Thank you for using the timer - this advanced tool can estimate your performance and suggest more practice questions. We have subscribed you to Daily Prep Questions via email.

Customized for You

we will pick new questions that match your level based on your Timer History

Track Your Progress

every week, we’ll send you an estimated GMAT score based on your performance

Practice Pays

we will pick new questions that match your level based on your Timer History

Not interested in getting valuable practice questions and articles delivered to your email? No problem, unsubscribe here.

It appears that you are browsing the GMAT Club forum unregistered!

Signing up is free, quick, and confidential.
Join other 350,000 members and get the full benefits of GMAT Club

Registration gives you:

Tests

Take 11 tests and quizzes from GMAT Club and leading GMAT prep companies such as Manhattan GMAT,
Knewton, and others. All are free for GMAT Club members.

Applicant Stats

View detailed applicant stats such as GPA, GMAT score, work experience, location, application
status, and more

Books/Downloads

Download thousands of study notes,
question collections, GMAT Club’s
Grammar and Math books.
All are free!

Thank you for using the timer!
We noticed you are actually not timing your practice. Click the START button first next time you use the timer.
There are many benefits to timing your practice, including:

I do not agree OA and OE. Please provide explanation

OE is From S1, since X and Y are under a radical, they are nonnegative. So we may safely square them and get . So, S1 is sufficient. According to S2 and can be negative, so we may not insist that

My Question: Why it is assumed that rt(X) is non-negative? If x=4, rt(x) could be +2 /-2.

And based on that answer should be E. Let me know if I am doing any mistake. _________________

If You're Not Living On The Edge, You're Taking Up Too Much Space

I do not agree OA and OE. Please provide explanation

Attachment:

math.JPG

OE is From S1, since X and Y are under a radical, they are nonnegative. So we may safely square them and get . So, S1 is sufficient. According to S2 and can be negative, so we may not insist that

My Question: Why it is assumed that rt(X) is non-negative? If x=4, rt(x) could be +2 /-2.

And based on that answer should be E. Let me know if I am doing any mistake.

GMAT considers only +ve value for Sqrt()

Sqrt(x) --> lead only one +ve solution.

X^2=4 then both +ve and -ve are valid solutions. _________________

Your attitude determines your altitude Smiling wins more friends than frowning

I do not agree OA and OE. Please provide explanation

OE is From S1, since X and Y are under a radical, they are nonnegative. So we may safely square them and get . So, S1 is sufficient. According to S2 and can be negative, so we may not insist that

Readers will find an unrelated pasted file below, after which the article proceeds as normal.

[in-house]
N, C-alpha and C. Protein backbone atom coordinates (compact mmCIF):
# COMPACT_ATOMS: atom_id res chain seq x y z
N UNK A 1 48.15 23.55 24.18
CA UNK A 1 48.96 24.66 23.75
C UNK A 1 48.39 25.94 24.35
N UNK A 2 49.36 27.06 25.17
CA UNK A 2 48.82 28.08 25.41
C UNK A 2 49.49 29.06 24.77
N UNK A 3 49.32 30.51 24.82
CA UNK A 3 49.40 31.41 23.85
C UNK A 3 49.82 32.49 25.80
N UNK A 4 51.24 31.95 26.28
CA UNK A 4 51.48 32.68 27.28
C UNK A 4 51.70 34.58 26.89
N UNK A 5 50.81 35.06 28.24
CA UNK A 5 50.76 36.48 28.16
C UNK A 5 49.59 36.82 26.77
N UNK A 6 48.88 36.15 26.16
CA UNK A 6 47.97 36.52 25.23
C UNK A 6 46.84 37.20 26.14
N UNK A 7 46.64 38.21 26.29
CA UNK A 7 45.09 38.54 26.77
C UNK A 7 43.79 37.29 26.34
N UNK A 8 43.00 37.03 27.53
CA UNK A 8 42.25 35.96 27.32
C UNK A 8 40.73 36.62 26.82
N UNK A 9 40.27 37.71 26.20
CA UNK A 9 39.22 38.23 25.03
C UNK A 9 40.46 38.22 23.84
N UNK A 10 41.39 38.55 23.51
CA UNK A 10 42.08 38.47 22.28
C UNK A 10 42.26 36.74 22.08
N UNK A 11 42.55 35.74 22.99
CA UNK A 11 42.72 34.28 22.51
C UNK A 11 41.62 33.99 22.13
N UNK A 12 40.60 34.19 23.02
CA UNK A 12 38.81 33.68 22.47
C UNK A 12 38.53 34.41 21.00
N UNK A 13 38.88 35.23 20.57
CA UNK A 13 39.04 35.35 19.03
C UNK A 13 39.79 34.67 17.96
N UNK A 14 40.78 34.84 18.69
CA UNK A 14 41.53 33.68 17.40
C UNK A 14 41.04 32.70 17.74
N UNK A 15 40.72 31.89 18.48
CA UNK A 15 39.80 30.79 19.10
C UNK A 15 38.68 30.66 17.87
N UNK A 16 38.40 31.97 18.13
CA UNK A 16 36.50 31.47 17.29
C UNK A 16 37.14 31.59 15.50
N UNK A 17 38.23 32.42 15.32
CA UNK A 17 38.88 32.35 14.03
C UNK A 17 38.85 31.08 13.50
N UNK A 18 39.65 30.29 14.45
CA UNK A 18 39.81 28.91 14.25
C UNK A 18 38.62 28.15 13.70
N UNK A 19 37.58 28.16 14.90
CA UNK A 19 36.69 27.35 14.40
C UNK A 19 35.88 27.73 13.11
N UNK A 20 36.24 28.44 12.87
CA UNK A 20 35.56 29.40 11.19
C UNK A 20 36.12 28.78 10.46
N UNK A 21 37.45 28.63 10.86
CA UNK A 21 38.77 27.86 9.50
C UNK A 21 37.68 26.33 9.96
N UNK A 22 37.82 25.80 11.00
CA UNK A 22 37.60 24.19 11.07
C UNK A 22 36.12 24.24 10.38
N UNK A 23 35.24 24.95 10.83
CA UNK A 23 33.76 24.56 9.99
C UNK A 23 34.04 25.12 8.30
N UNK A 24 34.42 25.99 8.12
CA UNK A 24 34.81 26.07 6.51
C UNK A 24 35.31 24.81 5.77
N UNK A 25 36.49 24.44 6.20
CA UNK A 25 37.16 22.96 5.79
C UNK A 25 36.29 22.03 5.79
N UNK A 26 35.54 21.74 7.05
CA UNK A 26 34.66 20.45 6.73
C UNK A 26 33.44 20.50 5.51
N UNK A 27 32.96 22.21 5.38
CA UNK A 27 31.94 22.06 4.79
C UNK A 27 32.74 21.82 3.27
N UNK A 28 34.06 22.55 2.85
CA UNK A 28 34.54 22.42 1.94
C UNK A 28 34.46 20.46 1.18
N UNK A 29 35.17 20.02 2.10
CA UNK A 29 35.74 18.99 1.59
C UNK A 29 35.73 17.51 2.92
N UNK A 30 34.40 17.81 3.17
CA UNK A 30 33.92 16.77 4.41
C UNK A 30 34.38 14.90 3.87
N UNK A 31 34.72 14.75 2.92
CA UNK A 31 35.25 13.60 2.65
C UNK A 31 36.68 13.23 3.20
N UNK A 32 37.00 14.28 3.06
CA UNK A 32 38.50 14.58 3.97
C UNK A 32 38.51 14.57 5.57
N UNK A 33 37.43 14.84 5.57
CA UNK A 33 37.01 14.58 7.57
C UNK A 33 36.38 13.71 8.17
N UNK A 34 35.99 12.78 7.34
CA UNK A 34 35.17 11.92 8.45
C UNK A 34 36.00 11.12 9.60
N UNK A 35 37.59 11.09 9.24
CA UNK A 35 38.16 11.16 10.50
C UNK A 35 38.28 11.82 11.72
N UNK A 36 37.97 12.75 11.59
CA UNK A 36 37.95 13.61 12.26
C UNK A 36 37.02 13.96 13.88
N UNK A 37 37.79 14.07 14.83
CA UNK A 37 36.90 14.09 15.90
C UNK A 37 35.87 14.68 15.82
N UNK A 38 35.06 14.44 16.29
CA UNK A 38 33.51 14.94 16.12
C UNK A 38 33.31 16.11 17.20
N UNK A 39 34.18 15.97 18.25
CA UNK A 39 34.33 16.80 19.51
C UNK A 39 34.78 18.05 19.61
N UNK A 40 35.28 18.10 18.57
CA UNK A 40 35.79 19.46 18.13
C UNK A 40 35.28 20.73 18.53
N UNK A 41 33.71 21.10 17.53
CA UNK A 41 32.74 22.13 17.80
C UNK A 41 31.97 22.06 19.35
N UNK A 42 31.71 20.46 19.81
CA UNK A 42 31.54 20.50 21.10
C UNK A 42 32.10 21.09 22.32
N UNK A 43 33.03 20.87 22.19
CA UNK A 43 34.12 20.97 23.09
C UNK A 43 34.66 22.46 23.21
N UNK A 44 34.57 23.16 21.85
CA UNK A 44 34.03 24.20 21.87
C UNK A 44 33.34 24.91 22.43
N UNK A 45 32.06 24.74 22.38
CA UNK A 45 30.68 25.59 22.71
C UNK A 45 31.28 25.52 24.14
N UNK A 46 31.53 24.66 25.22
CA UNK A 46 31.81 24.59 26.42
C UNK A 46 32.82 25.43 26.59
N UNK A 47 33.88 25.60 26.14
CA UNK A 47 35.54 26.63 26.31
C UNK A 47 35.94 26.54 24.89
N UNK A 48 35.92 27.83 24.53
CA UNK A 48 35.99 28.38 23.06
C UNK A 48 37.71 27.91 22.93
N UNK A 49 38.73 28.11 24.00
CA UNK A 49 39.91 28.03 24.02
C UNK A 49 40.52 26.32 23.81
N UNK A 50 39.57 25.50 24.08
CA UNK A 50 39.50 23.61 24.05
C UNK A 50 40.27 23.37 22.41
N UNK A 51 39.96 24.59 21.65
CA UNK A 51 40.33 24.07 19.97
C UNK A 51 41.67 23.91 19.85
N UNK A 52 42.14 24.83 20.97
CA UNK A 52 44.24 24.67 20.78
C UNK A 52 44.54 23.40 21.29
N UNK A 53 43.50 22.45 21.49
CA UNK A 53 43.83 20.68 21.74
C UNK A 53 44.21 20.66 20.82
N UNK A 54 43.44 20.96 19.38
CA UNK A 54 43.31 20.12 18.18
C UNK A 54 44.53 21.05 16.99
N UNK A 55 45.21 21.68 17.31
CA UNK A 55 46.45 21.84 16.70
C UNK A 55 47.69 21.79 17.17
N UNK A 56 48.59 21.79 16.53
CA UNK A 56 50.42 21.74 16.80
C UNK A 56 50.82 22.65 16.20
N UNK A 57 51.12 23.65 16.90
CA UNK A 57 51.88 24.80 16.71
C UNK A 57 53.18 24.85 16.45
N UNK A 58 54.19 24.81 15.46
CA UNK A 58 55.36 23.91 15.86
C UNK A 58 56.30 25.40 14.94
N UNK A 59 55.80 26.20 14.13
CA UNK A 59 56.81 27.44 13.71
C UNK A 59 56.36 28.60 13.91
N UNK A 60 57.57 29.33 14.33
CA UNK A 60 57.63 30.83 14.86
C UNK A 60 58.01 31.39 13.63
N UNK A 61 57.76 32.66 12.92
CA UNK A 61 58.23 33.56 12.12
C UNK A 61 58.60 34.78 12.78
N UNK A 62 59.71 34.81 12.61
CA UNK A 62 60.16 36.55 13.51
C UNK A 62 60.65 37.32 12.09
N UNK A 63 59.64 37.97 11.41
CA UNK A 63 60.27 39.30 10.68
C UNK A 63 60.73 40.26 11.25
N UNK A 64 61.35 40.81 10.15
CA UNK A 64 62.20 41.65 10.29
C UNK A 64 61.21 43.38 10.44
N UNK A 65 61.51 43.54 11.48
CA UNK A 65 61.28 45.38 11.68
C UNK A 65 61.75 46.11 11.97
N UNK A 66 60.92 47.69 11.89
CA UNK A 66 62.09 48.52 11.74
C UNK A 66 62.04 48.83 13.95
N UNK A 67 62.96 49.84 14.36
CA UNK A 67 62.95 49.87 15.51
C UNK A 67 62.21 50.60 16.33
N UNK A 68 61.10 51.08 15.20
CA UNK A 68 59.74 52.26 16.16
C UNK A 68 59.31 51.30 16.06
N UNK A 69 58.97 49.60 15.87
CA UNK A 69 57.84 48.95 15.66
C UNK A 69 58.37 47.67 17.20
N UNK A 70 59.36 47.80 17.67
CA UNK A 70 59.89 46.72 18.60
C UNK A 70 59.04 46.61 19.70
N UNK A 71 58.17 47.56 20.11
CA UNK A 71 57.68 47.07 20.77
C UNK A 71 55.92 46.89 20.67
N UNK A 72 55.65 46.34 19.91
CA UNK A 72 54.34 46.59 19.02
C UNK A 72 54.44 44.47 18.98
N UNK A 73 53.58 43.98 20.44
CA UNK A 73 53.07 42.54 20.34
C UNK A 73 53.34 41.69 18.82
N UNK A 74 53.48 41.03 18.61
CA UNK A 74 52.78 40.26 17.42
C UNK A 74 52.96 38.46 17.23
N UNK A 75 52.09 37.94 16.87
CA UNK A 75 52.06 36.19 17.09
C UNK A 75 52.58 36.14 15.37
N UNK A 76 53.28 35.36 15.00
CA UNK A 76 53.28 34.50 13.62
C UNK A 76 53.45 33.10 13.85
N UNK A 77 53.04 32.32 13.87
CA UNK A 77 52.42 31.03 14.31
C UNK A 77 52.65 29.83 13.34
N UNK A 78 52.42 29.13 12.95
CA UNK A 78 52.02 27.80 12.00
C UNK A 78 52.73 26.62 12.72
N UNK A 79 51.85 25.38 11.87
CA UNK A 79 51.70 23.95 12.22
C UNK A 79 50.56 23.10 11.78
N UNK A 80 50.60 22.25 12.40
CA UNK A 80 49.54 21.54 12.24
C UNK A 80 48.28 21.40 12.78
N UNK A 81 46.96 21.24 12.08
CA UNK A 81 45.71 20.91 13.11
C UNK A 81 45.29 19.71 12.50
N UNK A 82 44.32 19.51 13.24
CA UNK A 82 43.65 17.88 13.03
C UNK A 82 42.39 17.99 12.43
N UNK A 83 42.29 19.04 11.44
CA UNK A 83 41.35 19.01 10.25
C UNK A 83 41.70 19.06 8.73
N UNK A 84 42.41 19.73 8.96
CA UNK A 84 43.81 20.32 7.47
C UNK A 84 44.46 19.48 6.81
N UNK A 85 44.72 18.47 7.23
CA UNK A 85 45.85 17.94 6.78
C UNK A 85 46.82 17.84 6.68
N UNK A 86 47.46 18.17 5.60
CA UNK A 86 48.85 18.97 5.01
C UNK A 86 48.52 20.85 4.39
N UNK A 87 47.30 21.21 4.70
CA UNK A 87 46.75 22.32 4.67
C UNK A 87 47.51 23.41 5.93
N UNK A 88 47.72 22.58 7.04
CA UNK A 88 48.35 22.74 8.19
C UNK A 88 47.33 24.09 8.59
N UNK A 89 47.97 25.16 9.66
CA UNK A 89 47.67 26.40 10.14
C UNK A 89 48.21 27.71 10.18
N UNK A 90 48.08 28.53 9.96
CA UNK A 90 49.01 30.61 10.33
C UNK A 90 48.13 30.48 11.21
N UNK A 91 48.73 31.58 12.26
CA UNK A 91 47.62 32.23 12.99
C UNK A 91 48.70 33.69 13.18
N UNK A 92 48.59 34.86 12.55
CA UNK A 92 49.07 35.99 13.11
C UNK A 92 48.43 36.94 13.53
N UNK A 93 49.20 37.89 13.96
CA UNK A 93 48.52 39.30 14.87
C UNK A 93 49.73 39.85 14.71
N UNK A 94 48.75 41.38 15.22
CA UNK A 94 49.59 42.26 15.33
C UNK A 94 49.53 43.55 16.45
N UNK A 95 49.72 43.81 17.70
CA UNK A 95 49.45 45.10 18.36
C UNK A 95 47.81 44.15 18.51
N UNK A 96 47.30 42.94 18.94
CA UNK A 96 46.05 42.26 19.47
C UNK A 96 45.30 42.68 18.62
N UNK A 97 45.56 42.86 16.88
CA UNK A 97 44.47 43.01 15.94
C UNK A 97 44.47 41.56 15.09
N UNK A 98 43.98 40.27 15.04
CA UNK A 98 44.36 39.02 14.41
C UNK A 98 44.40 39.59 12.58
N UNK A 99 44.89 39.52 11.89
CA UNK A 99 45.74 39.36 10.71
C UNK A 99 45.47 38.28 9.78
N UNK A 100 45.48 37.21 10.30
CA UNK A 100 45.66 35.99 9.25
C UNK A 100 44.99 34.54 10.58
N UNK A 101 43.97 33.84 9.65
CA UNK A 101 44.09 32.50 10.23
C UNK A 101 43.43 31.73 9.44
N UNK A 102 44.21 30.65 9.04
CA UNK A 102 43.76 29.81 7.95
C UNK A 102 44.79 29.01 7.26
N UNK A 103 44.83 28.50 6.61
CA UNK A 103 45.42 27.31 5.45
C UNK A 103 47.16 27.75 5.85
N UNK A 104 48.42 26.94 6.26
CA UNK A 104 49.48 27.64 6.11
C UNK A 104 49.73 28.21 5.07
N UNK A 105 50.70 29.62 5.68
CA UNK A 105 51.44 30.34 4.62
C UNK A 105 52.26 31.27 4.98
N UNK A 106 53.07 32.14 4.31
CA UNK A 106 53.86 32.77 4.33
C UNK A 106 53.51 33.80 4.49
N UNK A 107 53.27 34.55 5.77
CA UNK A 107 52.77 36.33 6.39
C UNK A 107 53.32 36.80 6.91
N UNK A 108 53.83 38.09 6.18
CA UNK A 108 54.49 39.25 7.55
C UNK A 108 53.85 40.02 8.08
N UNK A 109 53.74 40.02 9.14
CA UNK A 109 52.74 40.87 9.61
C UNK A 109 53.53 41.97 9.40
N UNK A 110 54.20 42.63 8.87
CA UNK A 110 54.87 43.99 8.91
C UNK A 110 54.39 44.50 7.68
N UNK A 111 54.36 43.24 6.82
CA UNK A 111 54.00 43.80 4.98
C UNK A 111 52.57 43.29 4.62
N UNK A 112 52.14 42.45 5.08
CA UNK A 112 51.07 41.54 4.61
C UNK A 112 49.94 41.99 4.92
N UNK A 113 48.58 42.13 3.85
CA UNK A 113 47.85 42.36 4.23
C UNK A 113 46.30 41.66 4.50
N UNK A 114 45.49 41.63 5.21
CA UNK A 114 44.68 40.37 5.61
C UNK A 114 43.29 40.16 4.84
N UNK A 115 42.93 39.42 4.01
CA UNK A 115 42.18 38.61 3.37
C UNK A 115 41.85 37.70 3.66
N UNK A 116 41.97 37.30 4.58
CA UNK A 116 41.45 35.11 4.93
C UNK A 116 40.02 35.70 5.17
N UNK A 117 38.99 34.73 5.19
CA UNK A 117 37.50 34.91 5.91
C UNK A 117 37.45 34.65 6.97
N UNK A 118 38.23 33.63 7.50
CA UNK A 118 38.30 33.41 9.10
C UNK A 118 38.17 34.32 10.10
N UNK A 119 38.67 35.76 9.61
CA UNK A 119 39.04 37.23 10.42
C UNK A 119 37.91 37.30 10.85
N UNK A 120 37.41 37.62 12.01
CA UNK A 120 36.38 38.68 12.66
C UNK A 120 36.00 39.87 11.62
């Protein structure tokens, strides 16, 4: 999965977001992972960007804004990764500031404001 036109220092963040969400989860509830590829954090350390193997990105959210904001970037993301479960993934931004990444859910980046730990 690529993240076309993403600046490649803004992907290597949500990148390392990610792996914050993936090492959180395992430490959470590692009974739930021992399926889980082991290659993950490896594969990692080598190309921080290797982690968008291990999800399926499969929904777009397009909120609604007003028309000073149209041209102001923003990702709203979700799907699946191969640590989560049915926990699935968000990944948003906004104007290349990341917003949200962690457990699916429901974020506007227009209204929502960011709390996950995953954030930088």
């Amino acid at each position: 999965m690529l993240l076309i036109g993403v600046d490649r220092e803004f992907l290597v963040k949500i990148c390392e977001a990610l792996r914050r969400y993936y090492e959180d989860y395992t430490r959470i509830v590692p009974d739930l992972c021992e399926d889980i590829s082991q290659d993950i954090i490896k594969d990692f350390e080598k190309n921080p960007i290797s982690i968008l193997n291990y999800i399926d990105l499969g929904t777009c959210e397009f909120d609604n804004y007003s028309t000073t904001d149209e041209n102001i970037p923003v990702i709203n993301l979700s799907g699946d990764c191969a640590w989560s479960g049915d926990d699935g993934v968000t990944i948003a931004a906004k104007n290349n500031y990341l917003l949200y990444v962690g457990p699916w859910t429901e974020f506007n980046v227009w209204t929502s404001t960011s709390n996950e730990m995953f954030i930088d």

My Question: Why it is assumed that rt(X) is non-negative? If x=4, rt(x) could be +2 /-2.

And based on that answer should be E. Let me know if I am doing any mistake.

Reply:

If you graph the square root of a number then the graph will always be on the positive side. This is a basic principle of math that we learned from pre-calculus course or even earlier. Even Calculus text-book should have them. This is how i see why square root is always positive.

Another way to see this, rt ( -4) doesn't exist because you can not square a number and then get a negative number. I believe that GMAT doesn't want you to break it down from rt(4) to +2/-2. They want you to take it as is. If its rt(4) then you should take it as x=4

You can see the OA by clicking "Reveal" in the spoiler under the question.

RenukaD wrote:

What is the OA?

Thanks dzyubam . my answer was also A but ,looking at posts above, which says "GMAT does not consider -ve values of root" so by this are we trying to say in this case "C" is sufficient condition ? If not then in what scenario we should consider only positive values of roots.

Thanks in advance _________________

_________________ If you like my post, consider giving me a kudos. THANKS!

1) X^(1/2) > Y^(1/2) - Because X and Y are under a square-root they can only be positive, or imaginery numbers. thus we can conclude that statment 1 is sufficient.

2) X^2 > Y^2 - This statement tells us that the absolute value of X is greater than Y, but we cannot determine that X is greater than Y, thus this statement is insufficient. For instance: X=3, -3 Y=2, -2

(I) if \sqrt{x}>\sqrt{y} x>y...\sqrt{x} can only be \(>=\) 0 x,y are > 0....hence x > y Sufficient

(II) if x^2 > y^2 x^2 - y^2 >0 (x+y) or (x-y) > 0 both brackets need to be positive or negative.

Both brackets positive: x=4, y= -2; (4-2)(4--2)>0 from here, we have (4-2)(4+2)>0 And x(4) > y.....response is YES sufficient

Both brackets Negative: x=-4; y= -2 (-4 -2) and (-4 +2) from here, we have: (-4-2)(-4+2)>0 And x(-4) < y(-2).....response is NO insufficient So, II is INSUFFICIENT

OA is A. SImply put, test the pair of numbers with different signs: (i) x(4) and y(2) (ii) x(-4) and y(-2) ... and you will realize the insufficiency in II. _________________

KUDOS me if you feel my contribution has helped you.

Please elaborate on that. You mean GMAT considers all radical terms positive?

For example, \(\sqrt{4}\) can only be 2, whereas \(x^2=4\) x can be +/- 2?

Then why do we have to keep remembering that the sq rt of something can either be positive or negative?

I know this might come as a source of confusion so let me clarify it well:

The square root symbol means, in fact, the +ve square root of. That's a definition and sometimes we just drop the word "positive" to say simply "the square root of".

Regarding your equation \(x^2=4\) x can be +/- 2, we have 2 answers because of the x^2 and nothing else so that gives 2 answers: one is the positive square root of 4 (which is 2) and the other is the negative of the square root of 4 (which is -2).